That same year, the teenage songwriter and his manager Eddie Thomas formed their own publishing company, Curtom. This was revolutionary among the commonly exploited R&B performers and writers of the era, who were more often hoodwinked or coerced into sharing publishing with everyone from label owners to DJs.
Voice of a Movement
In 1961, the Impressions reformed and landed a contract with ABC-Paramount Records in New York City, based on a demo recording of Mayfield’s “Gypsy Woman.” The song soon became an international hit. The Impressions’ career faltered after that, but by then Mayfield’s songwriting, producing, and guitar sound were in high demand from R&B artists who hoped his touch would help them achieve similar successes.
Back in Chicago, Mayfield teamed up with arranger Johnny Pate to produce his next round of hits. Working with Okeh Records label head Carl Davis, they produced Major Lance’s “Monkey Time”—a Top 10 pop single that was emblematic of the production team’s sound: Mayfield’s guitar underpinning heavy bass, brass, and strings, all of which was shored up by the Impressions’ backing vocals. In 1963, the Impressions had another hit of their own: Mayfield’s affirmative “It’s All Right.” Their next single, “Talking About My Baby,” joined the Beatles’ “I Want to Hold Your Hand” and “I Saw Her Standing There” on the 1964 top 20 charts. And despite the pervasive power of the British Invasion, the Impressions scored yet another hit that year with the Mayfield-penned “I’m So Proud” (later covered by Jeff Beck in Beck, Bogert & Appice).
The Impressions’ 1964 hit “Keep on Pushing” marked the beginning of Mayfield’s topical lyric writing. It dealt with the rising civil rights movement being spearheaded by Martin Luther King Jr. Despite—or perhaps because of—its gospel roots and movement-oriented lyrics, “Keep on Pushing” struck a popular chord, rising to No. 10 on the charts. Other Mayfield-penned Impressions’ songs on the charts that year included the classic singles “You Must Believe Me” and “Amen.” The album Keep on Pushing, which boasted all of the band’s aforementioned1964 hits, brought the Impressions to their highest point of popularity to date.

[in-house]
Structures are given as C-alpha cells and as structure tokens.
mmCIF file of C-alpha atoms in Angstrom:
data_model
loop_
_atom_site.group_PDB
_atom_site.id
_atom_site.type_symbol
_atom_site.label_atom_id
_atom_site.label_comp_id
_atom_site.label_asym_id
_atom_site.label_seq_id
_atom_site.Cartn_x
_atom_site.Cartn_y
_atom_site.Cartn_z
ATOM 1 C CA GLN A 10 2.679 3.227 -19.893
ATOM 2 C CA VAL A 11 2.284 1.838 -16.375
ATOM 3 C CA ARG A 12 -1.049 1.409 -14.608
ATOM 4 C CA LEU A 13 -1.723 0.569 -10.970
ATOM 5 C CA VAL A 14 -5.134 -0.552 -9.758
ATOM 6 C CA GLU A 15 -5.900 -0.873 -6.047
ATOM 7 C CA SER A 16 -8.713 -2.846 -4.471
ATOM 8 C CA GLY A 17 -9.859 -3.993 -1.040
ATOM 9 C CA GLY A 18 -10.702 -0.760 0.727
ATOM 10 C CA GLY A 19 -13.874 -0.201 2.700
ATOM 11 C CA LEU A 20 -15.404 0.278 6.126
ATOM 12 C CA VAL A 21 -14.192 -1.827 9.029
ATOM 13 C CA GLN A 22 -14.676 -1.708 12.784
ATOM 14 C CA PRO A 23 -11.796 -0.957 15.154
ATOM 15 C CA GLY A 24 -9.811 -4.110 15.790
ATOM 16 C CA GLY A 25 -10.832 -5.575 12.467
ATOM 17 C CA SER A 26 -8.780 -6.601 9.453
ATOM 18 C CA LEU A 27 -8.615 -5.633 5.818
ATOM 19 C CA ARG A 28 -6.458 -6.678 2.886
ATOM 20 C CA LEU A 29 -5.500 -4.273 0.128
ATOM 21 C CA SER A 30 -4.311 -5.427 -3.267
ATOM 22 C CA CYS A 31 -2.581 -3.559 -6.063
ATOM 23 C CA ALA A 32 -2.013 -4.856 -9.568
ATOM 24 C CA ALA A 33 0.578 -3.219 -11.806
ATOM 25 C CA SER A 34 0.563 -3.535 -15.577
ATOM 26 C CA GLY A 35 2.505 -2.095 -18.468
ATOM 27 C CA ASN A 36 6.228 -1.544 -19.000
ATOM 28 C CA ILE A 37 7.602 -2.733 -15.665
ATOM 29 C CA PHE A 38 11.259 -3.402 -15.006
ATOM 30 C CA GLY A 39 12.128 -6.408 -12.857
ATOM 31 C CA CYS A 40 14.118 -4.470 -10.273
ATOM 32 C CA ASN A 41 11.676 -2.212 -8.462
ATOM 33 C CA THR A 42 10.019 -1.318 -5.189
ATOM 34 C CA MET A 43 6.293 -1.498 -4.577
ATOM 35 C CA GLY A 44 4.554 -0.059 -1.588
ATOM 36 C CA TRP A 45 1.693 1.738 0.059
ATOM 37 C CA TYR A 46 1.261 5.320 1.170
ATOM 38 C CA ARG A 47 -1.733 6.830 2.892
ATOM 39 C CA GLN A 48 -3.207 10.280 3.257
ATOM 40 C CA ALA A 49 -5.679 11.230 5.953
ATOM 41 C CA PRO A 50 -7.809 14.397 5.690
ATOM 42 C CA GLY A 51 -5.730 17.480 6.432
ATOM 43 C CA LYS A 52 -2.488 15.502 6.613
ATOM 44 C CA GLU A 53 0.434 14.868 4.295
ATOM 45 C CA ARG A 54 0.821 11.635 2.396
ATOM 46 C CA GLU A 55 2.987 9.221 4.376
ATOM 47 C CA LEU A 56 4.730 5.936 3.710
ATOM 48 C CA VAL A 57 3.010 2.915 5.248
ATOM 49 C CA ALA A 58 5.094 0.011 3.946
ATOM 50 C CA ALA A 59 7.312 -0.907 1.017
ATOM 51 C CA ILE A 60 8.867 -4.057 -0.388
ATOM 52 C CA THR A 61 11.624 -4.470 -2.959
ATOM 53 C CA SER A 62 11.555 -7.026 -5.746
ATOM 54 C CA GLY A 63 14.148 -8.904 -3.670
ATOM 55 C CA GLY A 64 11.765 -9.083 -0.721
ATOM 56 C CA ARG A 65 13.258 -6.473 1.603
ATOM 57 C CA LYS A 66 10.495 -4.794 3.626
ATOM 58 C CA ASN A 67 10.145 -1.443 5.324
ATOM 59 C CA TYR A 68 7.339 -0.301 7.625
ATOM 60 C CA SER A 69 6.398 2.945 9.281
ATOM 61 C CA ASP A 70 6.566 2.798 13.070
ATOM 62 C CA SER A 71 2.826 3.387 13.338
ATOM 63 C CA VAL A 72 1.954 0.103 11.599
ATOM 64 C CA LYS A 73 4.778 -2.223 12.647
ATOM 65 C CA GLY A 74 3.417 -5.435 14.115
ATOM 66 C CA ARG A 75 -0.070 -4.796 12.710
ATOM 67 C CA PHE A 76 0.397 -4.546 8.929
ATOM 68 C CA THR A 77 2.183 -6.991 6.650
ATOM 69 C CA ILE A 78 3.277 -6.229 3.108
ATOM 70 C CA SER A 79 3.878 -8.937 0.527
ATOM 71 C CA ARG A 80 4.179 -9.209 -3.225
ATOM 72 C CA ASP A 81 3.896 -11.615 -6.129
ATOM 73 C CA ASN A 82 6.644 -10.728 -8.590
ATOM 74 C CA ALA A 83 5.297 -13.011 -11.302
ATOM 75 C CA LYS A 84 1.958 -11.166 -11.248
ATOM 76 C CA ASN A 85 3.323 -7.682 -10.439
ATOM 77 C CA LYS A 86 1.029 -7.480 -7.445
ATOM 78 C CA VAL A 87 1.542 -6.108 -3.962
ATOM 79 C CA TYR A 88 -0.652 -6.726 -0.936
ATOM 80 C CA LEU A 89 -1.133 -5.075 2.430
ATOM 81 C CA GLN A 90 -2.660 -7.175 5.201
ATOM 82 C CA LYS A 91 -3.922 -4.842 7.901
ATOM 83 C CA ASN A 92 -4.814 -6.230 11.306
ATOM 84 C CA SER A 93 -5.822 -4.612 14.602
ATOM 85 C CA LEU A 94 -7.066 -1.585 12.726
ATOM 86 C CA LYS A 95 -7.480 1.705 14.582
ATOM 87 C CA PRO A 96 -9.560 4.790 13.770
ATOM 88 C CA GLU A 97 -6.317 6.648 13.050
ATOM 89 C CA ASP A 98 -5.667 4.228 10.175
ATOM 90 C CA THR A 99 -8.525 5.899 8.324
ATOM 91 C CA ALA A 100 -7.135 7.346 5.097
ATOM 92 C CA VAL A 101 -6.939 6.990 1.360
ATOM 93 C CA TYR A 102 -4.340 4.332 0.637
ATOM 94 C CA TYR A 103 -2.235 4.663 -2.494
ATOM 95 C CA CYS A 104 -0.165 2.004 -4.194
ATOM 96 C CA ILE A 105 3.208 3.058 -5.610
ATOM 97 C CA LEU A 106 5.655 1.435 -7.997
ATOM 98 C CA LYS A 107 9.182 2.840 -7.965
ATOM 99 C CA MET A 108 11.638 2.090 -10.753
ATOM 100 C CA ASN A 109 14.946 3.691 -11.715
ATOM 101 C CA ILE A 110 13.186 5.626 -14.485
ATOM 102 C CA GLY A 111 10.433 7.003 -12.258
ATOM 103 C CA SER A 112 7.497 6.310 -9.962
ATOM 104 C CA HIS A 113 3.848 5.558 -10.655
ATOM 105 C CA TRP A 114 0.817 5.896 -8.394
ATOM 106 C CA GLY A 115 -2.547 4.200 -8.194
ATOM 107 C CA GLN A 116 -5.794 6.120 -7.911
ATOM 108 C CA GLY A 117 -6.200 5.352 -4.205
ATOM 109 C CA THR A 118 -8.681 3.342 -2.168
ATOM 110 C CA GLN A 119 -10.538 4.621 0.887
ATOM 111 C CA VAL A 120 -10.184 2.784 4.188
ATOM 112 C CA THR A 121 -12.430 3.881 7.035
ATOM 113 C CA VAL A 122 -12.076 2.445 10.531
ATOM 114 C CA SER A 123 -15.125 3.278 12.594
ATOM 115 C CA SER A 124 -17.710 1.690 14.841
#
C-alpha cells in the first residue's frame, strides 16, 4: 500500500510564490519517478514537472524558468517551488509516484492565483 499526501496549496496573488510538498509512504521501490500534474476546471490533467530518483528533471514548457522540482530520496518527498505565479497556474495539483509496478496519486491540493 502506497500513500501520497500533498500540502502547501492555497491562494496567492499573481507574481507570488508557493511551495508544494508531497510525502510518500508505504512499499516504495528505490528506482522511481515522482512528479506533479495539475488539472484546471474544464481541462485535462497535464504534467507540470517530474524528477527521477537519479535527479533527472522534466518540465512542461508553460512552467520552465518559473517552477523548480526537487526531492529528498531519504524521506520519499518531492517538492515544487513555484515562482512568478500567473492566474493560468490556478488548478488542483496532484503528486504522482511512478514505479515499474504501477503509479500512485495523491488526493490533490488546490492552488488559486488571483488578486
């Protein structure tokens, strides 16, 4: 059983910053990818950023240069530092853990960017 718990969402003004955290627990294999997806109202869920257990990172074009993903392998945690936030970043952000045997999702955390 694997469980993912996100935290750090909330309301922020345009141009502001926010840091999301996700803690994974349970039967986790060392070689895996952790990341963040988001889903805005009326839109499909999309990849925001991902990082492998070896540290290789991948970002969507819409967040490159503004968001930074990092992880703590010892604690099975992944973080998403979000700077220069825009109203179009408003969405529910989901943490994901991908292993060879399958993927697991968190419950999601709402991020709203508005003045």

In this 1990 footage from the German television program Ohne Filter, Curtis Mayfield is in top form—both in terms of vocal delivery and 6-string finesse.
But 1965’s People Get Ready delivered even more hits that would go on to become R&B standards. On the gospel-inflected title single, pizzicato strings on the left side occasionally double Mayfield’s rhythm chucks on the right. About halfway through, everything stops for his double-stop melody interlude, which modulates the song up a half-step. The lyrics about inclusiveness and upward mobility became an anthem for the civil rights movement.
By the mid ’60s, the Impressions had become a worldwide sensation, but their music had a special impact on Jamaica, where their socially conscious lyrics and Mayfield’s guitar playing influenced Bob Marley, Jimmy Cliff, and others. In addition, Mayfield continued to write and produce hit records for artists such as Major Lance, Gene Chandler, and Jerry Butler. By age 23, Mayfield had defined a Chicago soul sound that rivaled Motown.
Unfortunately, the next Impressions album failed to capitalize on their place as the voice of a movement. It retreated to a collection of slick standards and, for the first time ever, the group failed to chart.
Setting out on His Own
The Impressions may have been lagging post-People Get Ready, but Mayfield was going full steam ahead. He started his own independent label, Windy C, in the spring of 1966. He also ran Mayfield Records to showcase a girl group called the Fascinations. A historically interesting act on Mayfield Records was the Mayfield Singers, a group of Howard University students including a then-unknown Donny Hathaway. Their version of the label owner’s “I’ve Been Trying” is notable for its up-front mix of Curtis Mayfield’s classic playing.
The doors at Mayfield Records and Windy C were closed with the advent of the singer’s Curtom label, but these two independent labels gave Mayfield a chance to build his executive chops while waiting for the Impressions’ contract with ABC to be finished so he could sign them to Curtom Records. The Impressions left ABC on a positive note by returning to their winning brand of soulful message music on the aptly titled “We’re a Winner”—a track that found Mayfield’s joyous sliding sixths featured prominently in the mix.